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The ASUS ROG Ally has left one heck of a mark (in ways both good and bad), and, despite its few flaws and shortcomings, it would still be fair for one to label it as a tremendous success. On paper, there’s really nothing to complain about, doubly so given the fact that it’s amongst the most powerful handheld gaming PCs ever released — not to mention the only one that’s readily available worldwide.
The ROG Ally is by no means the most affordable device of its kind, but it sure is amongst the most capable.
Chewing through the latest AAA titles sure does have its allure, but sometimes all you want is to replay something from a bygone era, a game you once played as a child/adolescent or, say, to finally experience said titles for the first time.
That’s where emulation comes in and, thanks to numerous different technological advancements, even today’s mid-tier phones and tablets are capable enough to do the trick. The real challenge, however, starts with the so-called seventh generation of consoles: Sony’s PlayStation 3 and Microsoft’s Xbox 360.
For that kind of emulation, you really need to have a device with ample horsepower so as to attain a consistent frame rate and, by proxy, an enjoyable gaming experience.
Note: If you’re interested in learning what emulation is and whether or not Valve’s Steam Deck is a good option for such purposes (spoiler: it is), make sure to check out Christopher’s in-depth article.
Is the ASUS ROG Ally Good at Emulation?
It’s not only good but rather amazing. The ROG Ally comes equipped with one of AMD’s latest and greatest mobile APUs, a chipset that consists of both eight Zen 4 CPU cores (with sixteen threads) and twelve RDNA 3-based execution units (or EUs, for short) clocked at 2700Mhz. This APU also comes with built-in AVX-512 support which, in certain emulation-related scenarios, can result in a tremendous performance uplift.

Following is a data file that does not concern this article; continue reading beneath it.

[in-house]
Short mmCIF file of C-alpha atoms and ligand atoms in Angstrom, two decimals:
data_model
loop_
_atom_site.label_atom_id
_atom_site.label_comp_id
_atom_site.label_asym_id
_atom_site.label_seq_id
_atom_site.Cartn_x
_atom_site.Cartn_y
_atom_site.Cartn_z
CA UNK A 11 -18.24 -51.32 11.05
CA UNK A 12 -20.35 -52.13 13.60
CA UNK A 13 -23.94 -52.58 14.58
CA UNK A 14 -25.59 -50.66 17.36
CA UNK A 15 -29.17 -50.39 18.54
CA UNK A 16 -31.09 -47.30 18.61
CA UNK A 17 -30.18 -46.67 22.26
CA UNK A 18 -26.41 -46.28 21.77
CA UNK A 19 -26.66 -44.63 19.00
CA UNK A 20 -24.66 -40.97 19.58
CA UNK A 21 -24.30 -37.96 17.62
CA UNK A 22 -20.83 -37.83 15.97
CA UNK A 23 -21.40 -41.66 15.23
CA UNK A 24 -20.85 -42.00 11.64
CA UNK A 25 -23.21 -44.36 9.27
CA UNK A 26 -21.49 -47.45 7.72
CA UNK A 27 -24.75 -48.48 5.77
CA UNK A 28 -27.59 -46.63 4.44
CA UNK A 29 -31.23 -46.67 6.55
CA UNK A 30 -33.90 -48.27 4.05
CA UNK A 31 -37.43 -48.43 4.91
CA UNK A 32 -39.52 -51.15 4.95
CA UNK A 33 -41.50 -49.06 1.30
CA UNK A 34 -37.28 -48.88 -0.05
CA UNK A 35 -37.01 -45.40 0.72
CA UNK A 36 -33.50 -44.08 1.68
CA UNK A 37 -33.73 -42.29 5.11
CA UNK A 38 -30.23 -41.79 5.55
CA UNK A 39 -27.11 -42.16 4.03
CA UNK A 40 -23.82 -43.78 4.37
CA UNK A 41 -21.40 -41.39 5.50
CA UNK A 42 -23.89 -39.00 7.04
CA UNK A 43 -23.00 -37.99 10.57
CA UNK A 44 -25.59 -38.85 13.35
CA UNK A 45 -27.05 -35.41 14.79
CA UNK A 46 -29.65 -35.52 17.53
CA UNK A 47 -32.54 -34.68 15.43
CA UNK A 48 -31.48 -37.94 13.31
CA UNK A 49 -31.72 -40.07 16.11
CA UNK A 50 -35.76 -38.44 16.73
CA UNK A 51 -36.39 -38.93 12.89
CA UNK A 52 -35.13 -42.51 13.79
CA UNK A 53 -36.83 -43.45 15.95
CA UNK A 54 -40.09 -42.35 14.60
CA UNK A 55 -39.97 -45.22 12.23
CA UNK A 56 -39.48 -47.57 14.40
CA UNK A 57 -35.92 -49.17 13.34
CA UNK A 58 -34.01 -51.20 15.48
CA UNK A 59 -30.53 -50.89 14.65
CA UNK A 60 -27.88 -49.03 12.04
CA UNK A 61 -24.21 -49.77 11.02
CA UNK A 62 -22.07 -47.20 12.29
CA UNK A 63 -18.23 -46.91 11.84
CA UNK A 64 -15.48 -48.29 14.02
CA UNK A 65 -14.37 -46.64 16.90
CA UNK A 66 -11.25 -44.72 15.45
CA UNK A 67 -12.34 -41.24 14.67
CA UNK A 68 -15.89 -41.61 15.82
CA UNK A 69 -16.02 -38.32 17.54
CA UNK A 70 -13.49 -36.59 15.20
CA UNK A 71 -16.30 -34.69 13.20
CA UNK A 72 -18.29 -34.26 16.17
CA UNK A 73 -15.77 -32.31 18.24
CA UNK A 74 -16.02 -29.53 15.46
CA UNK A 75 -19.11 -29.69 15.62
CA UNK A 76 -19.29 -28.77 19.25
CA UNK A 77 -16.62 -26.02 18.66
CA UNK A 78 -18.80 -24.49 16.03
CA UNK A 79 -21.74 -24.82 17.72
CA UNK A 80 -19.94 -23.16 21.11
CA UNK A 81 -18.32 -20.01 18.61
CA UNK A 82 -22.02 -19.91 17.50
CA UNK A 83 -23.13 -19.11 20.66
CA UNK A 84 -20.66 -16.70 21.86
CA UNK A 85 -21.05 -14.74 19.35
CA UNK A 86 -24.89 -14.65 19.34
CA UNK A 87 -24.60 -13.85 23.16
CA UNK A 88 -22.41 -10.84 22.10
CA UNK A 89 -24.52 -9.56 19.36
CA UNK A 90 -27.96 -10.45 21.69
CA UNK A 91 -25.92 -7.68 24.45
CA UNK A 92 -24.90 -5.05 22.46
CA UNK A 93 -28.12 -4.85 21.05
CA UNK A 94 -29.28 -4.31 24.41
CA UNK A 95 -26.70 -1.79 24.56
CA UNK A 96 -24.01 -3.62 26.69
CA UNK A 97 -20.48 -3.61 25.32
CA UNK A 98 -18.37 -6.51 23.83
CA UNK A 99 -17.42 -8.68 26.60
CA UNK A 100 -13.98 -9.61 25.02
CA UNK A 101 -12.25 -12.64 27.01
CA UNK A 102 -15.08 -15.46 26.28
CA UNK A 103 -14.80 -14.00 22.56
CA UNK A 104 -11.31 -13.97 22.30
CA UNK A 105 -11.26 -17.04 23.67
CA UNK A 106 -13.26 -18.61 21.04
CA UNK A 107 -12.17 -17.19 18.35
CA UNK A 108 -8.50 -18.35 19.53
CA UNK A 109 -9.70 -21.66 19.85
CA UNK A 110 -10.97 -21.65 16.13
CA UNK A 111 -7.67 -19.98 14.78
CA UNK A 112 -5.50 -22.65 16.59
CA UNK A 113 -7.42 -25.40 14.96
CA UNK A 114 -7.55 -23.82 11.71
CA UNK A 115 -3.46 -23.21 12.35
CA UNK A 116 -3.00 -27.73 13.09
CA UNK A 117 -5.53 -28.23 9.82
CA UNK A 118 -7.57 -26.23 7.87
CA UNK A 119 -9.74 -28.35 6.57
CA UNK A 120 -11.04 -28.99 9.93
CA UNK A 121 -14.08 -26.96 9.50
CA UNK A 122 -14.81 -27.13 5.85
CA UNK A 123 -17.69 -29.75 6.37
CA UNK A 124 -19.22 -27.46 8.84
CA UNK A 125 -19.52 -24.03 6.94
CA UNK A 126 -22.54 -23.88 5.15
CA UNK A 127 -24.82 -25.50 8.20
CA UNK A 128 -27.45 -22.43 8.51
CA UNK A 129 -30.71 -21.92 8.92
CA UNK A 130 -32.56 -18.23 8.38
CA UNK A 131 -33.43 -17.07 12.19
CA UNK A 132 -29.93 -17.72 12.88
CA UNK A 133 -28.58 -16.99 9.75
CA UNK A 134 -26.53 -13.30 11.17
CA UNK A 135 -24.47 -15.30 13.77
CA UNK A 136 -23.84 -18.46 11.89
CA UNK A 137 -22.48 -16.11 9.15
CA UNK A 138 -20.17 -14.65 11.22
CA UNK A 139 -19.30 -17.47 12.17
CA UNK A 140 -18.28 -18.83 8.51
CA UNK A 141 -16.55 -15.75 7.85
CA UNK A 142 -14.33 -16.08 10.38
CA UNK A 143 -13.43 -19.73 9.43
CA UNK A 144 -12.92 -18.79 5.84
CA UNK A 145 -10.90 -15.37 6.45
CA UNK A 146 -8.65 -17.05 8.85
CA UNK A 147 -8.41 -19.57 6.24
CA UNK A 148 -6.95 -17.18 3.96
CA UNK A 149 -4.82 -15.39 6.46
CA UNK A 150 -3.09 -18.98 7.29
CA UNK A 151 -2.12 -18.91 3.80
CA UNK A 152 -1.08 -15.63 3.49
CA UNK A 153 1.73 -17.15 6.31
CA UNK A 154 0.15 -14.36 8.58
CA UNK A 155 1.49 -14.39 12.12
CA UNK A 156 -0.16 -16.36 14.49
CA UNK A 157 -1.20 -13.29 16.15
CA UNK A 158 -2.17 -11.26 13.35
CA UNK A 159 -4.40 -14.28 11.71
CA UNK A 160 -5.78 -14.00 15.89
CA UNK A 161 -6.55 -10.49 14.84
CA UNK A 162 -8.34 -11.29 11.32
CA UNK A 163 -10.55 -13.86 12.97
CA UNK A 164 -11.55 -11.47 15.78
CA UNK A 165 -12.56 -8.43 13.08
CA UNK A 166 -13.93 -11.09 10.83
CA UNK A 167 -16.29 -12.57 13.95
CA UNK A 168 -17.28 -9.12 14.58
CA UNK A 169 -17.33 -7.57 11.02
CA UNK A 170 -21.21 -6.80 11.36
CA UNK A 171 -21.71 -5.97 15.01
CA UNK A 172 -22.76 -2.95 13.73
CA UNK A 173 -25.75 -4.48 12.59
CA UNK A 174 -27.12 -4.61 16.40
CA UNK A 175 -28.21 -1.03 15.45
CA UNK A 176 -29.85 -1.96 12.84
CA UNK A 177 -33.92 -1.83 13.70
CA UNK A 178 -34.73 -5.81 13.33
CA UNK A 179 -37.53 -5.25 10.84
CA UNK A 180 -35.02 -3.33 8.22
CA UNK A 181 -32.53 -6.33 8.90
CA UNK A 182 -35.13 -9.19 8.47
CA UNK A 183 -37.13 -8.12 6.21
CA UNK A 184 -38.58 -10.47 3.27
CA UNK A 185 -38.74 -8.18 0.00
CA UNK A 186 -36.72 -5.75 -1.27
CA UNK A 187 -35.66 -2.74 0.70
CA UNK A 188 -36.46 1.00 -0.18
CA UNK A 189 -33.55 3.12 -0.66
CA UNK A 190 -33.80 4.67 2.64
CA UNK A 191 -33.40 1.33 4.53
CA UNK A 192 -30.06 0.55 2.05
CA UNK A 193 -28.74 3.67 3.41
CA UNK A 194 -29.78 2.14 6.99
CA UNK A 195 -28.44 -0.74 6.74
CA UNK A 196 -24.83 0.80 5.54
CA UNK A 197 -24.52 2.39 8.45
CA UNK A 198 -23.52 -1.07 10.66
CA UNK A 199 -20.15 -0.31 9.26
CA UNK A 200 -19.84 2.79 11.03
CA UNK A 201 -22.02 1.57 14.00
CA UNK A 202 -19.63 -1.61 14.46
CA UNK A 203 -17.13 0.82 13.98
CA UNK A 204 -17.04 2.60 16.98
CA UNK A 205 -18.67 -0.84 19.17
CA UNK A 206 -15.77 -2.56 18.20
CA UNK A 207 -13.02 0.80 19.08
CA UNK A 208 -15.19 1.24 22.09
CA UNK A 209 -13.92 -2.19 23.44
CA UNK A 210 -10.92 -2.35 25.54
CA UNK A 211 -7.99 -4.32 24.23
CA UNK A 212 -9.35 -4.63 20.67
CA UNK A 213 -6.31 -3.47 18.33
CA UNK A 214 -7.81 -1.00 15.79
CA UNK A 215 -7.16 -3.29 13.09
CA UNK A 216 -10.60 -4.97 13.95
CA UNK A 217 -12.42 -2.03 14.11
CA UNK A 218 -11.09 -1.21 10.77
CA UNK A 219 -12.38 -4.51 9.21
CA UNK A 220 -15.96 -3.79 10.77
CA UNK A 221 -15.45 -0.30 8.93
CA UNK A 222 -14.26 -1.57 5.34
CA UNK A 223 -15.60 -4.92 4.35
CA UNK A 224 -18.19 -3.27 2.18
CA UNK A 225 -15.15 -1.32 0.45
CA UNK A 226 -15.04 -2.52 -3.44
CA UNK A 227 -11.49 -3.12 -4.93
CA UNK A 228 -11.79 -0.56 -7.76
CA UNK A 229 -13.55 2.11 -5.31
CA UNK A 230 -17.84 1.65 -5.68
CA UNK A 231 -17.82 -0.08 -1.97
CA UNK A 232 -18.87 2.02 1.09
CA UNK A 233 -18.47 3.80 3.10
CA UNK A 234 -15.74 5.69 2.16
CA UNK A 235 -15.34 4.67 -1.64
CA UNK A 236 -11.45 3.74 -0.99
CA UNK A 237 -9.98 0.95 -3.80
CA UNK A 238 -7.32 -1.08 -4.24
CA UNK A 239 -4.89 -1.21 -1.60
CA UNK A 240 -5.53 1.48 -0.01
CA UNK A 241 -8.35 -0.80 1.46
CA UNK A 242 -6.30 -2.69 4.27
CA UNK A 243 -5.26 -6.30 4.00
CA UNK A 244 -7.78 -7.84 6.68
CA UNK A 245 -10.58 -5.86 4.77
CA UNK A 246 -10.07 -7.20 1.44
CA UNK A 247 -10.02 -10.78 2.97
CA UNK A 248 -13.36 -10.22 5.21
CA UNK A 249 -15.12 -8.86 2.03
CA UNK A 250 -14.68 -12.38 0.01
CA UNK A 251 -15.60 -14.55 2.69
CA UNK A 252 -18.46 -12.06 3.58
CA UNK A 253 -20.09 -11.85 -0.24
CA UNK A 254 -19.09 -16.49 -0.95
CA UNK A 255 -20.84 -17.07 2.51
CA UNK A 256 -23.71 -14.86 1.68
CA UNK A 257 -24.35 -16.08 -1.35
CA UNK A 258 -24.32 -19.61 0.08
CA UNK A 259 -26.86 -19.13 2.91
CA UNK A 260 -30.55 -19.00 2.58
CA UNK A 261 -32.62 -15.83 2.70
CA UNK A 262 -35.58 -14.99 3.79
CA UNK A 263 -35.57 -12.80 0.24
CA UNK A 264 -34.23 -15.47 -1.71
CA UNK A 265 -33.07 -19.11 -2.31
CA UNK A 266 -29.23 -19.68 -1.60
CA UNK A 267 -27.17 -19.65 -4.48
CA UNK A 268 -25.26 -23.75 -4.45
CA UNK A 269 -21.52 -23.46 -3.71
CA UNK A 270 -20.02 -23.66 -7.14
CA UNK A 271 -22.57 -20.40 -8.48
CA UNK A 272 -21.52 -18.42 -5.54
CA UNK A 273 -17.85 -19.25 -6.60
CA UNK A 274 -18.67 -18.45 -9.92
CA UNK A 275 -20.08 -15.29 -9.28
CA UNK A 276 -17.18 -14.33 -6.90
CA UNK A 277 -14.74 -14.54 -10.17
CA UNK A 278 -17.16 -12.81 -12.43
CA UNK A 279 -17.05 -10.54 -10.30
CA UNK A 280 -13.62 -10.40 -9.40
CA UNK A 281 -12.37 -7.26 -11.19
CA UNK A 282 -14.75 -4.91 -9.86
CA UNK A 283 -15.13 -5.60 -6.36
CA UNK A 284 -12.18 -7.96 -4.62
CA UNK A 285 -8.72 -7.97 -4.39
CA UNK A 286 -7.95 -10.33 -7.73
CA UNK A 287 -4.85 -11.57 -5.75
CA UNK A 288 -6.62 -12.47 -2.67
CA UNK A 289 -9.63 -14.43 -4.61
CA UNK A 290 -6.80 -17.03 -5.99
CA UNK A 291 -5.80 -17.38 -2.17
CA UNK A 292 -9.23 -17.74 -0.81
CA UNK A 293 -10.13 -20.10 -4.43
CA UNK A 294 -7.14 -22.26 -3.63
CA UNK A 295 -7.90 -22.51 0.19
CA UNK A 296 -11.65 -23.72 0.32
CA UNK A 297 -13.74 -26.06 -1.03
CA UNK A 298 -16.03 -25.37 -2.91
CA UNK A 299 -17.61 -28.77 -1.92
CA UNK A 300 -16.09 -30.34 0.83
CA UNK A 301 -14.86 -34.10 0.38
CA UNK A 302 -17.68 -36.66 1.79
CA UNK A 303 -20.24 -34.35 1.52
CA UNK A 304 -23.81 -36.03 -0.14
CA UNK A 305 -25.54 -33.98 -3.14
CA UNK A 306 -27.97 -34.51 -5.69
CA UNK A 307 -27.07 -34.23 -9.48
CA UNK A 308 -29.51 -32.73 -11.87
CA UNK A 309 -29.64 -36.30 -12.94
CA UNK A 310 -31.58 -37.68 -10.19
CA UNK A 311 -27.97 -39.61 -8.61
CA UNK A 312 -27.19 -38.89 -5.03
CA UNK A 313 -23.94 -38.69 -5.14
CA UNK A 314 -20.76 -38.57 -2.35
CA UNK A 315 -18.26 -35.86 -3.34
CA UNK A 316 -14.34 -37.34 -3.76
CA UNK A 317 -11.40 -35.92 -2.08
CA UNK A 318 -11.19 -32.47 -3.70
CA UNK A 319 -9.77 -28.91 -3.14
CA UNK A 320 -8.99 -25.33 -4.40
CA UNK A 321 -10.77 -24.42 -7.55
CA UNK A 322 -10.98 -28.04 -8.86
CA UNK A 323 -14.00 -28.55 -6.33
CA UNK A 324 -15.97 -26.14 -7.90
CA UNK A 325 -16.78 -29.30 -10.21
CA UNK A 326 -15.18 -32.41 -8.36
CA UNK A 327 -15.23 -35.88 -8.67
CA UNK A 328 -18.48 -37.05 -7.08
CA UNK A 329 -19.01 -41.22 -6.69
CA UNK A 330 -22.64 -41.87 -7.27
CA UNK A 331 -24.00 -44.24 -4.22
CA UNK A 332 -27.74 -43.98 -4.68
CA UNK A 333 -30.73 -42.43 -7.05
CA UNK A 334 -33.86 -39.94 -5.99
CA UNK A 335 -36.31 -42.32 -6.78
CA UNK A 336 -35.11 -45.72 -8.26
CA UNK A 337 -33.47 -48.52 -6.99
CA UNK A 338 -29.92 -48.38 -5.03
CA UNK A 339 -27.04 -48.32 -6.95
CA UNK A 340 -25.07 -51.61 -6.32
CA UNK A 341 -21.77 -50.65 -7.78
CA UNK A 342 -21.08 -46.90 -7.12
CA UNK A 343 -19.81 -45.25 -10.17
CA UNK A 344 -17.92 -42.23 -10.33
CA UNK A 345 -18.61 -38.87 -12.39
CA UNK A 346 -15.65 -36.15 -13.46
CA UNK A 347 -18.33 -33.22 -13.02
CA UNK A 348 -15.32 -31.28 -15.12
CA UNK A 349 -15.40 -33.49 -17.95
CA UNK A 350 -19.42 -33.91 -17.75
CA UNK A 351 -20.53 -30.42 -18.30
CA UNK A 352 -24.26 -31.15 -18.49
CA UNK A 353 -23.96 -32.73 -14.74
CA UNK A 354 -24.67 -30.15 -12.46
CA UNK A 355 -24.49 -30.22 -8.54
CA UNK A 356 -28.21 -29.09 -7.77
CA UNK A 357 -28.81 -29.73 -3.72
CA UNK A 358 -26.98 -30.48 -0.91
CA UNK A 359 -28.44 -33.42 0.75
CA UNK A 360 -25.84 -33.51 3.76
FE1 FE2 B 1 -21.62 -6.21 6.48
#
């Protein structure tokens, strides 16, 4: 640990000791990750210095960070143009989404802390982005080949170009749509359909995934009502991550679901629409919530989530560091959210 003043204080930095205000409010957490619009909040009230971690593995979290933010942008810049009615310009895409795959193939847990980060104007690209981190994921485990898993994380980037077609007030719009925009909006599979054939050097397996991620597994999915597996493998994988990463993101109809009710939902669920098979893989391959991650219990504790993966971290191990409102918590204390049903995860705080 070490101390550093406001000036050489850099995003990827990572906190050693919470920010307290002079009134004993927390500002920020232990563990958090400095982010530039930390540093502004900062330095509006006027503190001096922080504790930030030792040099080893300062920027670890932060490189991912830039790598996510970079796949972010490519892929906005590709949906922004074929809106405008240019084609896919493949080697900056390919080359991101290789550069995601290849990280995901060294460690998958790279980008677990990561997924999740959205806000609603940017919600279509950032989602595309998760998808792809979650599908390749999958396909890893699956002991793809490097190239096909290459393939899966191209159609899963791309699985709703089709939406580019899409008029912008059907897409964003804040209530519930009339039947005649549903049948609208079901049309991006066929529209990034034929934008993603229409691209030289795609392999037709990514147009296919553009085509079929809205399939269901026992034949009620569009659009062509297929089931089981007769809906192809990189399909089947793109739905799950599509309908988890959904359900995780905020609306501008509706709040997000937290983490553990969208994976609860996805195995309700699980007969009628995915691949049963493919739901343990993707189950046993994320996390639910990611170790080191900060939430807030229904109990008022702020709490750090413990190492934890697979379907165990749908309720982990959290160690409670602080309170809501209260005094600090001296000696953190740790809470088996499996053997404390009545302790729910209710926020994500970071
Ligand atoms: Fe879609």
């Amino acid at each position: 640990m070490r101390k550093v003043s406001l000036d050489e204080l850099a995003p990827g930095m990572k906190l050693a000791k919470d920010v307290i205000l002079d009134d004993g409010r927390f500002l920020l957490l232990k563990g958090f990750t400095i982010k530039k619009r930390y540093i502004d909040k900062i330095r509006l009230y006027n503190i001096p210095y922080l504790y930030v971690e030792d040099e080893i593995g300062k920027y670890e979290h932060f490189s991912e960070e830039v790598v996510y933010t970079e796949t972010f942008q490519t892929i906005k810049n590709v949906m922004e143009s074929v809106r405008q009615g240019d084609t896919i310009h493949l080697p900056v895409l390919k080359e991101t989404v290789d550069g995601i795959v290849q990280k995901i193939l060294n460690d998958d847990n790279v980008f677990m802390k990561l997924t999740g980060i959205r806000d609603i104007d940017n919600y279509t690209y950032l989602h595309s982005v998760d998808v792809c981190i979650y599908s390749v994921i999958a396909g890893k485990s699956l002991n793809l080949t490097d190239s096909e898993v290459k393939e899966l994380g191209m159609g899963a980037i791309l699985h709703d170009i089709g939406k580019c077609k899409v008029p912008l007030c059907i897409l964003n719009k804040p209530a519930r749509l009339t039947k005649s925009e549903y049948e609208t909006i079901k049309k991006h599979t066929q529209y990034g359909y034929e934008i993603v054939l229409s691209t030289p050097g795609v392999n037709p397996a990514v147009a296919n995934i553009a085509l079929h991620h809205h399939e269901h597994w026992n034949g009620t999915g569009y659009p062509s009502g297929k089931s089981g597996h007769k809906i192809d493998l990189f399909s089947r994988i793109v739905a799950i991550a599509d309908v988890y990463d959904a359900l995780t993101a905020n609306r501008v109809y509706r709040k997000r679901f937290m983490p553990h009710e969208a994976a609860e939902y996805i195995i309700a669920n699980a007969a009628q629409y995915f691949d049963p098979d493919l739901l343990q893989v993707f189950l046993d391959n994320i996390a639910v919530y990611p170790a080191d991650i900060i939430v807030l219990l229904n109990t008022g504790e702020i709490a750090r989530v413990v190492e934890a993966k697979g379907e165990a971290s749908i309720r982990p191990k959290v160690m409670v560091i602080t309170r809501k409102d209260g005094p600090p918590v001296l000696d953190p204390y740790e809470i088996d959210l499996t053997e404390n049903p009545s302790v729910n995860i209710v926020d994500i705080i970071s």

In other words: it’s a beast of a device and its emulation chops cannot be brought into question. It’s not all that starved for power, either, as the ROG Ally can draw many more watts than its small frame would suggest, especially when in Turbo mode and plugged in.
Its more novel architecture and ample CPU grunt make the biggest difference, in addition to a much higher TDP than most other competing products.
This, when contrasted to the Steam Deck’s maximum power draw of just 15W, makes it a much better option for those looking to reach high frame rates in RPCS3, Xenia, Yuzu, or Ryujinx. Moreover, the fact that it comes with a whopping eight Zen 4 CPU cores means that it can actually deliver a much more impressive showing as far as emulation is concerned.